Dave belays supportively from two ice screws at the bottom of the ice pitch. Water drips from them and it’s getting dark. I climb a few metres to place my first screw but we’ve forgotten to transfer the last ice screws to my harness. I carefully climb down, take the screws and attach my torch to my helmet. Up again, on good ice axe placements and small ledges for front points. With two solid axes above my head, I twist the screw into the best ice I can find, feeling its sharp points touch rock. With several centimetres of ice screw sticking out towards me, I tie it off with a short sling and clip it. Lacking confidence in this thought provoking protrusion, I focus on axe placements instead.

Cracks appear in the brittle ice, spreading outwards from the embedded pick and sending warning signals to my brain. Pulling lumps of ice onto Dave below, I clear them away to find more solid, more elastic ice underneath. Testing good axe placements, I move up on front points and swing again, aiming for small, snow-filled depressions in the ice – a good tip handed to me by my winter mountaineering instructor mentor, Alan Kimber. A few more metres and the ice steepens at a tricky step. My hands feel tired from gripping too tight. I take a moment to breathe and relax. It’s time for my second ice screw. It’s going to be my last too. We only put four in the rack.

In the most solid looking ice I can see, the screw feels good at first. Then it breaks through to a hollow space behind. The ice is only half as thick as our shortest ice screw is long. It looks like the best I’m going to get so I clip it. To my right, there’s an icicle as thick as my wrist that’s merged into the ice below it to create a thread. I pass a sling behind it and clip that too. Taking my mind off these thin layers of protection, the climbing becomes my safety. Make every placement a good one. Take my time. Keep my heels low. Rotate my legs at the hip to kick both front points evenly into the ice. A high and wide step to my left, a lock off with my right arm, a high swing with my left ice axe and I pull over the step.

Above the steepest ice now, I see more ice climbing above me. Pushing on, I’m conscious of a big fall potential below me. Every axe placement has to be good. Aiming for some rocks on the left wall of the gully, I hope to find a good belay. When I reach them, I find nothing but cracks too flared, too thin or too choked with ice for me to use. There’s a short and steep step between me and the next belay possibility way above. Hammering a bulldog all the way into the ice is the best I can do for now. Over the step and on easy ground, I find a large flake of rock wedged tightly into a wide crack. After several hits, it still looks, feels and sounds solid. Tied to the flake, I shout “Safe!” down to Dave.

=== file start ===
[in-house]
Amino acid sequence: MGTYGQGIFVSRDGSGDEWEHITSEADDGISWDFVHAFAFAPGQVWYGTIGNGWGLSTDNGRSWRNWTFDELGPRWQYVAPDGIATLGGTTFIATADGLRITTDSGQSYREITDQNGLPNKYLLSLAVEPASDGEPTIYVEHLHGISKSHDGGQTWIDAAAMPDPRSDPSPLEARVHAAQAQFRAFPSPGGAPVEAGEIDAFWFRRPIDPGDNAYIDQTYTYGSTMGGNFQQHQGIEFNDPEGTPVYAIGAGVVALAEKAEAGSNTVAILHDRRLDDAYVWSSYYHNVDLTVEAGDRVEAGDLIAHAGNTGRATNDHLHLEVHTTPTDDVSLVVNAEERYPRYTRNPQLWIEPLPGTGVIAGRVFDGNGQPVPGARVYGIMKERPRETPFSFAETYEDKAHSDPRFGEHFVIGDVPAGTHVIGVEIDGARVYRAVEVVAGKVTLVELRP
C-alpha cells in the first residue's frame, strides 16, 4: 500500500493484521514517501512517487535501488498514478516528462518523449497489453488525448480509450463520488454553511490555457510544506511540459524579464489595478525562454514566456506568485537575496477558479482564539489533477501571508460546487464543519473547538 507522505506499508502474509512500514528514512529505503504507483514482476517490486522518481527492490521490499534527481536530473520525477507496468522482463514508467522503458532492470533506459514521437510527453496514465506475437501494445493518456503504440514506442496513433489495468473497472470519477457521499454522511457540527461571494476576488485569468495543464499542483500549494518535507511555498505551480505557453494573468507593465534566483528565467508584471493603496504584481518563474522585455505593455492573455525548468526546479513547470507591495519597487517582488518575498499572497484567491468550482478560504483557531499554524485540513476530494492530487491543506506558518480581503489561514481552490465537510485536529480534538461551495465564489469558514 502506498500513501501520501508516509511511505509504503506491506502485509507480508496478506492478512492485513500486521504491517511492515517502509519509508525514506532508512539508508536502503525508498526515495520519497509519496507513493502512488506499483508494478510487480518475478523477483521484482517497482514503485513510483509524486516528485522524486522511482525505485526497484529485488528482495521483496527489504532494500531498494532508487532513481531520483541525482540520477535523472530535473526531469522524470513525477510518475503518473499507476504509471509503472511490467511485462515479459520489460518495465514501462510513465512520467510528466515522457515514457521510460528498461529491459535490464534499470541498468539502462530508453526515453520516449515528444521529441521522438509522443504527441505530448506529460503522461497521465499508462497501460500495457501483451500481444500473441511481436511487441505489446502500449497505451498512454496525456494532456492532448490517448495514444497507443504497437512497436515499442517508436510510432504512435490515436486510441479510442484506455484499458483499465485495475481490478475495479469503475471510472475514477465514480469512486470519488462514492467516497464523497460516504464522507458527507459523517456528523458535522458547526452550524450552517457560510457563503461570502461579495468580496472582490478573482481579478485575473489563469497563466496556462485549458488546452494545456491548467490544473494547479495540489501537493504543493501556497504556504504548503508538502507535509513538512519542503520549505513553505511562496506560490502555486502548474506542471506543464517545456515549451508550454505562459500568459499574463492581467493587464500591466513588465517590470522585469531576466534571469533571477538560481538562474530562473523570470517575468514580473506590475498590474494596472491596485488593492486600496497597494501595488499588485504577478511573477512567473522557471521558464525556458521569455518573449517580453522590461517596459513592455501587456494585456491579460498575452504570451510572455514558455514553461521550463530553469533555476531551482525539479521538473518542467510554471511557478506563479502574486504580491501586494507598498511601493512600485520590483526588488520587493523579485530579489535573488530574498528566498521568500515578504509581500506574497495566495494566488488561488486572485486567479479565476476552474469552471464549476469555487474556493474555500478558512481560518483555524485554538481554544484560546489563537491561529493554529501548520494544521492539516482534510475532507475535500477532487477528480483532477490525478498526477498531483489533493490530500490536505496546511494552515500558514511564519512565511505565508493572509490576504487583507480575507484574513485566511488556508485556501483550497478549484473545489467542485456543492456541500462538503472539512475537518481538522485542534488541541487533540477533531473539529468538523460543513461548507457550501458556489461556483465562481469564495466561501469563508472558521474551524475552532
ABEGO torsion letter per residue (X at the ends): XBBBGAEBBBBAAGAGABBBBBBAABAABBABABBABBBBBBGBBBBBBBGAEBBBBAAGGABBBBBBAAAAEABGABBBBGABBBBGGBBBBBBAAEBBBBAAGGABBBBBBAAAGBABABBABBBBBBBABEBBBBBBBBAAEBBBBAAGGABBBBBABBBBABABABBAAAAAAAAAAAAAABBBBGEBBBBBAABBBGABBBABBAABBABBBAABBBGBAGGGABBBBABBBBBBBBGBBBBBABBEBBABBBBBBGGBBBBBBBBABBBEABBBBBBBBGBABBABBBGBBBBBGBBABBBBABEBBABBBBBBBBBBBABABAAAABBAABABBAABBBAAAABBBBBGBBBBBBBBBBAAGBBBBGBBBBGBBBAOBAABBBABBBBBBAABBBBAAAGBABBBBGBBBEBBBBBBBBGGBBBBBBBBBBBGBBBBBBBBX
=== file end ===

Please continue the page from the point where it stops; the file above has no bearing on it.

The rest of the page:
Sitting in the safety of the belay, I whoop and shout into the wild and windy night. That was exactly what I came for! I just didn’t know until it found me. Watching the light from Dave’s head torch dance on the ice, this feels like a very atmospheric way to climb. In three fast and easy pitches, we are at the top of the route and re-packing our rucksacks for the long walk back to the car. Out on the mountain, in the dark and the snow, through the wind and the wildness, there’s beauty and peace right there, just for us. While the world around us is in the warmth of a fire or a bed, I am all alight inside and wide awake with life.


Let’s solve the climate change problem.

This weekend, we felt the devastating effect of the most intense rainfall ever recorded in Cumbria. Roads have been washed away like sandcastles and cracked open like eggshells. Carlisle, Cockermouth, Keswick, Kendal, Appleby and Ambleside have all been flooded like never before. Even Lancaster’s town centre was under water, along with its electricity sub station, throwing 55,000 homes into a long, dark night.

So where is the shining light of Storm Desmond’s silver lining? Some parts of the planet are under much more water than Cumbria and it’s going to get worse. Here’s an article about the link between climate change and increased risk of flooding in case you’re sceptical. So what’s the good news?

Human induced global warming can be brought to a stop. We can do it.

To the best of our knowledge and belief, we either evolved from single cell organisms, or we have God on our side. Either way, that’s a pretty impressive set of credentials. So let’s get on with it.

Some of us are real experts in this. There are people who devote their lives to understanding climate change. They are intelligent, they work hard and they care about what they do. They are in a brilliant position to advise us about climate change. They are the people we should be reading, watching and listening to. They are the scientists. They know their stuff.

If you already know what to do, please do it, please spread the word and please lead by example. We need you. If you’re wondering what to do, please read about it, please Google it and please ask questions. We all need to think about this. For what it’s worth, here’s what I’ve learned so far…

We need to reduce our average carbon footprint to two tonnes per year. The UK average is ten tonnes per year. That’s a big change but it’s microscopic compared to our evolution, or our faith. We will have to take big steps in our lifetimes but it’s a small step for mankind. We have survived ice-ages and great floods without so much as a penknife, let alone a rocket or a space suit.

I have been working on this for two years and my carbon footprint is close to four tonnes per year, without carbon offsetting. There are online carbon footprint calculators that will tell you roughly how much carbon you account for. They will also tell you which areas of your life it comes from. For example, owning my Ford Transit contributes about one tonne per year and the 5000 miles I drive per year contribute one more.

That’s the half of it. What about the rest? I eat local animals that lived outside and grazed on grass. I burn wood for fuel. It’s carbon neutral. I have no fridge or freezer. I use a cool box. I buy fresh and often. I have a twenty-five litre kitchen water tank I have to refill. It makes me careful. My lighting is powered by a battery. The battery is charged by my 5000 miles per year. So is my phone. My laptop is second hand. It still needs mains electricity. I need to work on that.

I’m working on creating my life into one where I live, work and play close to home. Ideally, I would never drive again. Realistically, I may still have a small electric car that’s recharged by a small hydro power scheme in the Great Langdale valley. This is all very possible in the near future. Where there’s a will, there normally is a way in Britain. We are very lucky like that and that luck means that we have a great opportunity. Now there’s a thought…